The latest mega-merger combining two of the world’s largest farm suppliers aims to reshape the agricultural business and chemical sectors. On Wednesday, Sept. 14, Germany's Bayer AG secured a bid to buy U.S. seed giant, Monsanto Co., for $57 billion. The bid for Monsanto is valued at $66 billion, including debt. Bayer will require approvals from several government regulators already scrutinizing a wave of consolidation in the ag sector. It's the third time Bayer has hiked up its offer, and this time, it was enough to win over Monsanto's board. The takeover would create a vast conglomerate spanning pharmaceuticals, health products and pesticides.
The main obstacle the companies now face is getting the merger past regulators around the world. If they do nix the deal, Bayer says it has agreed to pay $2 billion to Monsanto.
Bayer, which is strongest in Asia and Europe, is set to gain from Monsanto's expertise in agriculture and seeds. Bayer would also benefit from the U.S. company's major presence in North America.
Bayer has said the combined companies would generate synergies of $1.5 billion over three years. While Monsanto’s seed-focused business doesn’t greatly overlap Bayer’s pesticide-heavy ag franchise, the marriage of these farm supplier giants will test the tolerance of farmers and politicians already tiring of multibillion-dollar deals to merge other top players in the $100 billion global market for seeds and pesticides, while fertilizer producers also consolidate.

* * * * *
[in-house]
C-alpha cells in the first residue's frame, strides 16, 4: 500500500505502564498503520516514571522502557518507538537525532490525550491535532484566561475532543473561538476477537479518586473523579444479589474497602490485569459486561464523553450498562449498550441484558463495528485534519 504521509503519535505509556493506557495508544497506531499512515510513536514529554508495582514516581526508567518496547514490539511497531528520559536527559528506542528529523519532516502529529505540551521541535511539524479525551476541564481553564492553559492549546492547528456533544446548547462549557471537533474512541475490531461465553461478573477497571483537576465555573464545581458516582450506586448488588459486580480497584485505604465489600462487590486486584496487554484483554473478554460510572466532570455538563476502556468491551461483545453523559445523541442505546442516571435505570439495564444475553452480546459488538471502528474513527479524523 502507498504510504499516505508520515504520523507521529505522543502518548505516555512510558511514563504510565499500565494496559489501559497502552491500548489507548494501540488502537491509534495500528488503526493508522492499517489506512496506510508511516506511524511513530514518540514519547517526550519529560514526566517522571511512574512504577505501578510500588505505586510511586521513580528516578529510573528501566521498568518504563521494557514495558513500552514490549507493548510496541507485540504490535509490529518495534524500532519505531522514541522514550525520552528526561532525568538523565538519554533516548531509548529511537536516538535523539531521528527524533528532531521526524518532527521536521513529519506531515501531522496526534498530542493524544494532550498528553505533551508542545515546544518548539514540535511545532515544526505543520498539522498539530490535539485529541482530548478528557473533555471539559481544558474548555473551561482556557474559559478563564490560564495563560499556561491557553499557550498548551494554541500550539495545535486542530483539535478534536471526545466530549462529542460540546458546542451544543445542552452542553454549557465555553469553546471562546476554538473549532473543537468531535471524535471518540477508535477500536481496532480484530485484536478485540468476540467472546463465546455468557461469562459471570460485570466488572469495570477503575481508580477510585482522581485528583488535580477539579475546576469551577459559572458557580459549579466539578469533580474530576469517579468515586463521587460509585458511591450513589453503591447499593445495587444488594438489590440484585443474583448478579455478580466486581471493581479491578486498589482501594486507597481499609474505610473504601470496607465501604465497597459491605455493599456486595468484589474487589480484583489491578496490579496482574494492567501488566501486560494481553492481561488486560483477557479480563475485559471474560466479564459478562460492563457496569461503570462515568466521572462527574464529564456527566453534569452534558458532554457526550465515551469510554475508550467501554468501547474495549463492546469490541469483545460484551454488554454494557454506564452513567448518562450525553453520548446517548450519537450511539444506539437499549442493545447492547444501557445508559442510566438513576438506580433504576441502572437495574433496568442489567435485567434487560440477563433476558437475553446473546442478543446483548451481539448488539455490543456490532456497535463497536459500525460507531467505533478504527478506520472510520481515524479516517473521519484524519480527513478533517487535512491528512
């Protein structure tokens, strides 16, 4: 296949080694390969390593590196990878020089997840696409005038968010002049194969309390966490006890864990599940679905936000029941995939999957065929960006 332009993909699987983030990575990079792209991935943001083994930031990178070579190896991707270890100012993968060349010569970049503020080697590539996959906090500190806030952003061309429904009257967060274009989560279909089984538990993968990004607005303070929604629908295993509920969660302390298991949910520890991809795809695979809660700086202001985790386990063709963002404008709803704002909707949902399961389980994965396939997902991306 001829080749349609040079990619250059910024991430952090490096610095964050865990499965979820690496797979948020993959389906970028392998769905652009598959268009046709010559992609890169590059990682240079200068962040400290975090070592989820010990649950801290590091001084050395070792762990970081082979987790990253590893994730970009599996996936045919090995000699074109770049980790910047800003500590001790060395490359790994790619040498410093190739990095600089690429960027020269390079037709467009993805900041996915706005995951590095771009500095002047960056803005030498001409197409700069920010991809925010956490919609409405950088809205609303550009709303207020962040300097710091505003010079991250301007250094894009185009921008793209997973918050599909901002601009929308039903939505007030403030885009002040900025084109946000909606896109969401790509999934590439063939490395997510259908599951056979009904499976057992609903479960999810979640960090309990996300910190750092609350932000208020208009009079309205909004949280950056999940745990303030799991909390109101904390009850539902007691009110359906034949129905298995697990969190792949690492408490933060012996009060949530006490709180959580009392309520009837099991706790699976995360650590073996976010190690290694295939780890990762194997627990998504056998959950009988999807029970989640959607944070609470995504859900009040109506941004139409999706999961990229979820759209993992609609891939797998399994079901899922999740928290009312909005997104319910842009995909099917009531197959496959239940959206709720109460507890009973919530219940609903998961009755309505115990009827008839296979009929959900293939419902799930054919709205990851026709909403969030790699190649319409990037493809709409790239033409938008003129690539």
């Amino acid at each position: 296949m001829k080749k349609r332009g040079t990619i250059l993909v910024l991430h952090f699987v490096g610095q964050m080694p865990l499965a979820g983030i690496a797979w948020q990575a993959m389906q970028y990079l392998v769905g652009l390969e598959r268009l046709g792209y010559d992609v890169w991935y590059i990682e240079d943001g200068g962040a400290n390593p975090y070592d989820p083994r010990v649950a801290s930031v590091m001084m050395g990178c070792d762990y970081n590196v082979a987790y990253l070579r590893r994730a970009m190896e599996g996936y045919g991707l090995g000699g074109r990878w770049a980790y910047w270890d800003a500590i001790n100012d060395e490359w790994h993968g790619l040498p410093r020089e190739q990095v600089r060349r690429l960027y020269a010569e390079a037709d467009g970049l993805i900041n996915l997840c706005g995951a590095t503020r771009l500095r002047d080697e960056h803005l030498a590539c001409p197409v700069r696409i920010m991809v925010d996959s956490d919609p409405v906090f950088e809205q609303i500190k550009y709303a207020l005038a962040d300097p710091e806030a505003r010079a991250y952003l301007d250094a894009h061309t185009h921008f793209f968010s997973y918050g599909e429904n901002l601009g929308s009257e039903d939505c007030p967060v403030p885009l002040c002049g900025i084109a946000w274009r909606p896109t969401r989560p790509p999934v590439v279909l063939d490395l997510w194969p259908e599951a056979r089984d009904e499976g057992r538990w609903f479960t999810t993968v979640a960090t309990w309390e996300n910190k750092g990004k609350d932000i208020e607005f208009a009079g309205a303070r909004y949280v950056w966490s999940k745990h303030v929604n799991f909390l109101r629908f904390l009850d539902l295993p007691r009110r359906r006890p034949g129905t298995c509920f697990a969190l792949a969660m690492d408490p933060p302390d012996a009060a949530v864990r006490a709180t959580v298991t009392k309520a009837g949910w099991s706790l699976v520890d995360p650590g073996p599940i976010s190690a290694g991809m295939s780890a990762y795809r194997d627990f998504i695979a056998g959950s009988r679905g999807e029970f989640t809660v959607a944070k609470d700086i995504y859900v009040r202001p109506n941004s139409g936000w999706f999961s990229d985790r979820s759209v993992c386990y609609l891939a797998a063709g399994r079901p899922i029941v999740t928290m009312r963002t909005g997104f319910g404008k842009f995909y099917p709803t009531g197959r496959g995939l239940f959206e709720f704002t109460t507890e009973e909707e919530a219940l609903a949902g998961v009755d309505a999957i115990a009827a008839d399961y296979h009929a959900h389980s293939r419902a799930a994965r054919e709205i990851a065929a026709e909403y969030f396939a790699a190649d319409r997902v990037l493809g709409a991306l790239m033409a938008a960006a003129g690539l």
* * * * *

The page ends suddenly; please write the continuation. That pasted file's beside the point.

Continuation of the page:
Several deals announced over the past 10 months would place more than 80 percent of U.S. corn-seed sales and 70 percent of the global pesticide market under just three companies. This, notes the Wall Street Journal, is igniting fresh concerns about the pricing power of the market’s largest players as low crop prices continue to squeeze farmers’ incomes. In August, Senator Charles Grassley (R., Iowa) set a hearing for Sept. 20 to question seed-industry executives and experts.
The WSJ also pointed out Bayer CEO Werner Baumann's statement on an investor call that the companies have had "some initial contacts with regulatory agencies describing what this combination would be about," after the agreement was announced. "We have so far received encouraging feedback, but nothing beyond that," Baumann said, adding that regulatory filings will now begin.
Also on the call between the two companies, Hugh Grant, Monsanto's CEO, said "the overlap is quite small, with a few obvious exceptions. We feel quite good," he noted, regarding regulatory approval. But analysts have anticipated that Bayer may need to divest some businesses in which both companies compete, such as cotton and canola seed.
Look for the European Union to be closely scrutinizing the Bayer-Monsanto deal. In August, the EU began investigating the merger between seed suppliers Dow Chemical Co. and DuPont Co., and indicated it would do so with a Bayer-Monsanto deal months before the companies agreed to terms.